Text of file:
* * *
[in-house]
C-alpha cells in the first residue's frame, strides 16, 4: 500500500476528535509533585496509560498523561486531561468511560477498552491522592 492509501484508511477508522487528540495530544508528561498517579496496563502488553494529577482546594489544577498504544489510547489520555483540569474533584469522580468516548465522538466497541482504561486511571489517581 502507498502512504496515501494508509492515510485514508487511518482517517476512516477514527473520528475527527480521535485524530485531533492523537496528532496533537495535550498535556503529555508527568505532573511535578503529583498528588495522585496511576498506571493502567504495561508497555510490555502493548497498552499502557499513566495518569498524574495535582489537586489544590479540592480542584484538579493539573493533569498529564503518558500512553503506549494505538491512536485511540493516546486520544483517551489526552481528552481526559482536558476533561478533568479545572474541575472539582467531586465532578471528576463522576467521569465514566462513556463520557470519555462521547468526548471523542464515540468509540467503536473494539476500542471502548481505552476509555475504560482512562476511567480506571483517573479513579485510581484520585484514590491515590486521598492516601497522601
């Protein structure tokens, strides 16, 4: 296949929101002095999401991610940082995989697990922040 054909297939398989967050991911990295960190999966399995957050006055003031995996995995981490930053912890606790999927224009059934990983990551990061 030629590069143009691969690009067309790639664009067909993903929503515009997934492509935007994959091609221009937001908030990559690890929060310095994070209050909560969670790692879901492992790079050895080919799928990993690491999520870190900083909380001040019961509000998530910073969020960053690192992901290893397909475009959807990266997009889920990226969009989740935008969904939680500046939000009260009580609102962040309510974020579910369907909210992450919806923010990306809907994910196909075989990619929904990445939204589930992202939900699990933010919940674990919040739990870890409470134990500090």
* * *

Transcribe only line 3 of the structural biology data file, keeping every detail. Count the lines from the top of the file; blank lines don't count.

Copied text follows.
């Protein structure tokens, strides 16, 4: 296949929101002095999401991610940082995989697990922040 054909297939398989967050991911990295960190999966399995957050006055003031995996995995981490930053912890606790999927224009059934990983990551990061 030629590069143009691969690009067309790639664009067909993903929503515009997934492509935007994959091609221009937001908030990559690890929060310095994070209050909560969670790692879901492992790079050895080919799928990993690491999520870190900083909380001040019961509000998530910073969020960053690192992901290893397909475009959807990266997009889920990226969009989740935008969904939680500046939000009260009580609102962040309510974020579910369907909210992450919806923010990306809907994910196909075989990619929904990445939204589930992202939900699990933010919940674990919040739990870890409470134990500090």